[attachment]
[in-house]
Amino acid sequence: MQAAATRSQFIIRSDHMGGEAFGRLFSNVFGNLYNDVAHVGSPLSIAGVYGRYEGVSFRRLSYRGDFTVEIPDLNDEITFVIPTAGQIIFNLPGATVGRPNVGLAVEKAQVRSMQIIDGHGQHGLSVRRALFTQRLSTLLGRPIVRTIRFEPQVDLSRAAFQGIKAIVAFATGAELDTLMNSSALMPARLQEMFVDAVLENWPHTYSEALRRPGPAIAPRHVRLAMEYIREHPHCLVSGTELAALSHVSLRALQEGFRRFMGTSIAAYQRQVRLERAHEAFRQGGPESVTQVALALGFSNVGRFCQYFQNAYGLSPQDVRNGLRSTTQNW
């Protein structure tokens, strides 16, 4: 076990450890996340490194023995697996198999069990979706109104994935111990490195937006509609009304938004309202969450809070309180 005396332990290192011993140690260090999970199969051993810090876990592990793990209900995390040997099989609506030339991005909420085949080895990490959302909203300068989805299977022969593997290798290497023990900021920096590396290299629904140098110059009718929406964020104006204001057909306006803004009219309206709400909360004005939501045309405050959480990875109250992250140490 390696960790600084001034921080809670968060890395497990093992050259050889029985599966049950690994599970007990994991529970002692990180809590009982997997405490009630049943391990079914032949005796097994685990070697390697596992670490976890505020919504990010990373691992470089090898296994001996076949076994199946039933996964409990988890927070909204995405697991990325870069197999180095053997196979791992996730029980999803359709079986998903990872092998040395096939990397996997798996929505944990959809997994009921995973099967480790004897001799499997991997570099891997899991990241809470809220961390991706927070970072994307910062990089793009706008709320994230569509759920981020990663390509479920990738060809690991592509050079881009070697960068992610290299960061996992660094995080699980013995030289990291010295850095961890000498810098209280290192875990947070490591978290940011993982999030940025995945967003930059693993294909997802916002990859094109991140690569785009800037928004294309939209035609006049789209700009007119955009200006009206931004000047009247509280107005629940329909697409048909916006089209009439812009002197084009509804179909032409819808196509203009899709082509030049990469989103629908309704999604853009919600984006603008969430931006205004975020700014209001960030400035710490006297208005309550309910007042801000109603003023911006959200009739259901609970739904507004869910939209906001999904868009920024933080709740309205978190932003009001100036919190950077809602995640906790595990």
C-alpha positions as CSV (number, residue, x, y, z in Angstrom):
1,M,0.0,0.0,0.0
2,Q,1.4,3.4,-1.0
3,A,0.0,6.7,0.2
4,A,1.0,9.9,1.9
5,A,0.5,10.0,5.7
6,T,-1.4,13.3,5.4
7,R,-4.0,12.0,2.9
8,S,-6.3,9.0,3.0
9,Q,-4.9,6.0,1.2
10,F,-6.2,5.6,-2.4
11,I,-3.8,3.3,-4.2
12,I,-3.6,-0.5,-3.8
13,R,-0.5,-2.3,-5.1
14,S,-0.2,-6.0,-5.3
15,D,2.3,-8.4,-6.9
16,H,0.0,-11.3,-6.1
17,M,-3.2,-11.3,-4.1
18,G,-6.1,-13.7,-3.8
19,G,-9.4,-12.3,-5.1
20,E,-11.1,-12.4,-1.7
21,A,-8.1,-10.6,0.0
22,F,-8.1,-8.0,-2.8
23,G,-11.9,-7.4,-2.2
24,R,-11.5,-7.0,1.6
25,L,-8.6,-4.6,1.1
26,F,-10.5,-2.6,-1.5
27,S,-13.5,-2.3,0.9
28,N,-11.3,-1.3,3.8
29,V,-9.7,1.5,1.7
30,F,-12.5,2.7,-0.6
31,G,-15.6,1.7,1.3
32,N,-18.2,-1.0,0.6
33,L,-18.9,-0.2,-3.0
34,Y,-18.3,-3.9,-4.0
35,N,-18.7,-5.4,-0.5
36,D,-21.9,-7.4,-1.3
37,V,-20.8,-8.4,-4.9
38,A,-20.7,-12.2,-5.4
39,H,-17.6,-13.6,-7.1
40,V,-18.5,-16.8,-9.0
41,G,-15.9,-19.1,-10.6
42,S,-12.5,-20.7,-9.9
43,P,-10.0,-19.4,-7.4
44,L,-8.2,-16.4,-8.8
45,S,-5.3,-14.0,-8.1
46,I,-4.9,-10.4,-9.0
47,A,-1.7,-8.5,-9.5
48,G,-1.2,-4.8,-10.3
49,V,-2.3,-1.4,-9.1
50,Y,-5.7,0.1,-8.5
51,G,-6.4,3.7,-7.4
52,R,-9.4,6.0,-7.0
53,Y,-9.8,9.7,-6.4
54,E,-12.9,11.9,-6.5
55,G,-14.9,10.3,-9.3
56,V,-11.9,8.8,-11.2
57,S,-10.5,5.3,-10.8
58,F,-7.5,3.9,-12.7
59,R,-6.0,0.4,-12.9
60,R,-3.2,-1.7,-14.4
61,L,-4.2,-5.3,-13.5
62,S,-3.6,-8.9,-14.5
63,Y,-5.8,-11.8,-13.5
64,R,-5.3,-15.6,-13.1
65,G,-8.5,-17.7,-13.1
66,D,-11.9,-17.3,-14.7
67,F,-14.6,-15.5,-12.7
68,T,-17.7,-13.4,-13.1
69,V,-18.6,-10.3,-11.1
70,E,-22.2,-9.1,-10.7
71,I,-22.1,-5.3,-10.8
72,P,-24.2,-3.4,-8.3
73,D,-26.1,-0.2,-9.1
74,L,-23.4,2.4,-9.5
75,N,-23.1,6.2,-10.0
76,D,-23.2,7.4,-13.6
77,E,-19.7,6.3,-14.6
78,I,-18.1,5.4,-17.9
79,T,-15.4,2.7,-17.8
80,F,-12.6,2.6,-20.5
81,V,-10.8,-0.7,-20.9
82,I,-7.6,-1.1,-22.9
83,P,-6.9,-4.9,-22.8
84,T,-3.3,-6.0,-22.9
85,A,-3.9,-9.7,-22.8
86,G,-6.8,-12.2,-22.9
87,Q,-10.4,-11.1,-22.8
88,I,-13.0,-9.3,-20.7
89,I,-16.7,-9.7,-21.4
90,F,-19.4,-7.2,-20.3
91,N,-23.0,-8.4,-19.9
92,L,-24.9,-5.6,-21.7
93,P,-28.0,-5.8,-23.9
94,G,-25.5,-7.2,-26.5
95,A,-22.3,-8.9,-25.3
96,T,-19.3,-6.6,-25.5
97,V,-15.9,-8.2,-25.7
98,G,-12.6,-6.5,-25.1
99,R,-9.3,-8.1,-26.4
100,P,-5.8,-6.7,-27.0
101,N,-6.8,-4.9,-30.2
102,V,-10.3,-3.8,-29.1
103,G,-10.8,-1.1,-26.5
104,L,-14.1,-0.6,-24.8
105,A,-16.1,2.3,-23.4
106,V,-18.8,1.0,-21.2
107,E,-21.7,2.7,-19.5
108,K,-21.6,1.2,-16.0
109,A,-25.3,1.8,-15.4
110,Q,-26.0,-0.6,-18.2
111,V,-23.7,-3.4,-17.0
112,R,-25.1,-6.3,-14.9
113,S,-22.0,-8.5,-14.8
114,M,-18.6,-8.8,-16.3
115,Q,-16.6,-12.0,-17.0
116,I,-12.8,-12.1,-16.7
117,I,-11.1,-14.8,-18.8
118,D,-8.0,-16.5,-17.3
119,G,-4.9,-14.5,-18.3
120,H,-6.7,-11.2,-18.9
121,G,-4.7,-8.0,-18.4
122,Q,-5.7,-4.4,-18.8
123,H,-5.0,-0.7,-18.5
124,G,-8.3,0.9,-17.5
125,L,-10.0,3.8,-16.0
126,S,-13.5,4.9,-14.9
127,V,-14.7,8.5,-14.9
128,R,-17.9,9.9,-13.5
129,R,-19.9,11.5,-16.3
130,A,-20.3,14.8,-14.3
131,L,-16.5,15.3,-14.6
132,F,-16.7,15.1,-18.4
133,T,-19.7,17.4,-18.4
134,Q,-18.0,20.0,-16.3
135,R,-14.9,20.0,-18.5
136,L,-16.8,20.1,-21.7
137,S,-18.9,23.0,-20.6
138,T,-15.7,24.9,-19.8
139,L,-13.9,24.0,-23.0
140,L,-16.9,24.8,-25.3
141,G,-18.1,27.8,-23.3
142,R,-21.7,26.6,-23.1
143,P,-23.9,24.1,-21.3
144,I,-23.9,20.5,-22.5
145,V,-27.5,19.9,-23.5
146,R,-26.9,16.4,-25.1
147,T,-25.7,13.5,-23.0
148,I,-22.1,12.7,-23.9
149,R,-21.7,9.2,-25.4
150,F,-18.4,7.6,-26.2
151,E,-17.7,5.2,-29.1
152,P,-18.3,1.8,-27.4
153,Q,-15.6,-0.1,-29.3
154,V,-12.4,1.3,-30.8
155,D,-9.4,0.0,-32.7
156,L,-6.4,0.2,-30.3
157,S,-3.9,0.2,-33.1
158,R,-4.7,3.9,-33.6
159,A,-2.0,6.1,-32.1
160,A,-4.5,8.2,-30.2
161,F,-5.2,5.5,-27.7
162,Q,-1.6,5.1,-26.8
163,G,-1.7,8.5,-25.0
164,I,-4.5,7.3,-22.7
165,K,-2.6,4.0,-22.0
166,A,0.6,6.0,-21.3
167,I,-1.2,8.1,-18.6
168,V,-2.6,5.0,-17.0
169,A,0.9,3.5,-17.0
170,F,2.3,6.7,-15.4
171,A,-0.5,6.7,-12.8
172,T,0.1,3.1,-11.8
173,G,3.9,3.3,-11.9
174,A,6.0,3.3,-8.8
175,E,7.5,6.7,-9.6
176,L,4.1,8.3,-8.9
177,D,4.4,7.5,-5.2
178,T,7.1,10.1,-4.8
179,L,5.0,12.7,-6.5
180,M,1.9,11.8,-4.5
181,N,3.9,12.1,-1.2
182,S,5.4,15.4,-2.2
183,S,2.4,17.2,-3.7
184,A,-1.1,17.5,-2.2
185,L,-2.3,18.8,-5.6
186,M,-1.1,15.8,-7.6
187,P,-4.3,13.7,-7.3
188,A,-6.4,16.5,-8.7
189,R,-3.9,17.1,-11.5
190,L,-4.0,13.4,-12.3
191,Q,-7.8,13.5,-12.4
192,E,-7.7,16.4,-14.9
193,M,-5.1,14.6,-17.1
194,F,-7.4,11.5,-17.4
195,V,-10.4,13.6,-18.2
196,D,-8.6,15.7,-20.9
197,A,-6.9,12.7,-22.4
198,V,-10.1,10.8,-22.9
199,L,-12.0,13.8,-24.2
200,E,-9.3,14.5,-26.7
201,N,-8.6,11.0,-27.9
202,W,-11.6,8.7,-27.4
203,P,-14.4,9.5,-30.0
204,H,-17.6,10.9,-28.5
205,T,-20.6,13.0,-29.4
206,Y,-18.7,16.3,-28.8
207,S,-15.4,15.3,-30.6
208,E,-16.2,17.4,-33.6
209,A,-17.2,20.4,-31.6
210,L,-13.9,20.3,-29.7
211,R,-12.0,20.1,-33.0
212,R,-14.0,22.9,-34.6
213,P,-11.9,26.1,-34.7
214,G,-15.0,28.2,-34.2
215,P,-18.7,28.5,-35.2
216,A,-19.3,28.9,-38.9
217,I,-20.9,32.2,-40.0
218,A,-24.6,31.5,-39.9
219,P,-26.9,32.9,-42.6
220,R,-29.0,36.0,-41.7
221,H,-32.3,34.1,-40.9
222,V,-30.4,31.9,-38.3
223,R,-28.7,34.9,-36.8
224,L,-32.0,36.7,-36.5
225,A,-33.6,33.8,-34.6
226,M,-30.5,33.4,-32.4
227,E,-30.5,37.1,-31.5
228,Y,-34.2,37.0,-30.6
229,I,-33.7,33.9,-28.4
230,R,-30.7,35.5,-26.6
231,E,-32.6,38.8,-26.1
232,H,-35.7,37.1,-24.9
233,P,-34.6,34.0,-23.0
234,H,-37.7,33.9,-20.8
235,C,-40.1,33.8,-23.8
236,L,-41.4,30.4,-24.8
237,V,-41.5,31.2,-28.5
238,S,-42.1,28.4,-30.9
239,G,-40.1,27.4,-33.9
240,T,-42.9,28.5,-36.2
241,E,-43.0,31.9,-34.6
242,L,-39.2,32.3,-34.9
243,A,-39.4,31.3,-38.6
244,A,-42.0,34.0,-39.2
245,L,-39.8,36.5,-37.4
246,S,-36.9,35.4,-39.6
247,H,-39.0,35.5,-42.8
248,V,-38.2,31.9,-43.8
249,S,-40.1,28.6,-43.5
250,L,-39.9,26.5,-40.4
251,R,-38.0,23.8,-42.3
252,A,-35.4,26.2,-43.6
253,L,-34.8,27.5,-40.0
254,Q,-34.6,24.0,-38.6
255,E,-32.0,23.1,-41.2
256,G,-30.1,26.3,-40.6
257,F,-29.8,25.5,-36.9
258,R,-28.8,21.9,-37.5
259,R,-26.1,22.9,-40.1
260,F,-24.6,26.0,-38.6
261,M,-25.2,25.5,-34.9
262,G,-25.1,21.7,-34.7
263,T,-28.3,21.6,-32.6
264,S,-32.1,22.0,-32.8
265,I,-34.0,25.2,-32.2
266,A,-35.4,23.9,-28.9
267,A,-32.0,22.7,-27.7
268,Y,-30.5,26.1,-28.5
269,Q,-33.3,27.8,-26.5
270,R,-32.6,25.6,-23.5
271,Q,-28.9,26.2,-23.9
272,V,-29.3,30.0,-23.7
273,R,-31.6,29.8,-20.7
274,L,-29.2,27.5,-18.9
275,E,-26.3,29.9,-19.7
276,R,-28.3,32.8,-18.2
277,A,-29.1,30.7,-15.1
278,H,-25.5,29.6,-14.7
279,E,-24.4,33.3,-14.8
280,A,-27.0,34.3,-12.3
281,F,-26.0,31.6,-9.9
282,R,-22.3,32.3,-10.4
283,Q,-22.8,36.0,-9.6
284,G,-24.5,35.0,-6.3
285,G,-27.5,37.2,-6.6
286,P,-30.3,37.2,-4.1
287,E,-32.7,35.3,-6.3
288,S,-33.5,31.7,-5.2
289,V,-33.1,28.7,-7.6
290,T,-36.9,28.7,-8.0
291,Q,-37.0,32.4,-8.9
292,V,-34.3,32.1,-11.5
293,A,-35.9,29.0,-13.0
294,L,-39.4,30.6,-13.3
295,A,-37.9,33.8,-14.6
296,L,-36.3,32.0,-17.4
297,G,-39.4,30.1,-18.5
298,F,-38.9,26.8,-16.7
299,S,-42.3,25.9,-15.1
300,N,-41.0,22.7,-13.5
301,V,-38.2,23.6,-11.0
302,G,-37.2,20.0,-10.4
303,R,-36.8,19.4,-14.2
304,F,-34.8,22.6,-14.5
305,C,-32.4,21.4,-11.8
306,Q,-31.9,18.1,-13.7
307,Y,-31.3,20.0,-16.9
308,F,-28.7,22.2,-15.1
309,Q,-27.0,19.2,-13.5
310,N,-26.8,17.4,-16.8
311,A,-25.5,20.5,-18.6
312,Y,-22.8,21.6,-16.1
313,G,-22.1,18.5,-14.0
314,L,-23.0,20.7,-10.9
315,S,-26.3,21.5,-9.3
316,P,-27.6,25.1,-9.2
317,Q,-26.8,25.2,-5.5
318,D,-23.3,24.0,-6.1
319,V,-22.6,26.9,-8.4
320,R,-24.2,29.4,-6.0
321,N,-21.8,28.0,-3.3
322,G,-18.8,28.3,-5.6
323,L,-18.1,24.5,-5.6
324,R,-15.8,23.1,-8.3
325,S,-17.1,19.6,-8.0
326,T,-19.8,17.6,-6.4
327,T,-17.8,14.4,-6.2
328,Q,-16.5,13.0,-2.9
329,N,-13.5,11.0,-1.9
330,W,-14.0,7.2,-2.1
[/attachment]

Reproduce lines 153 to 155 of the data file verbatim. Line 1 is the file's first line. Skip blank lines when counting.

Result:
149,R,-21.7,9.2,-25.4
150,F,-18.4,7.6,-26.2
151,E,-17.7,5.2,-29.1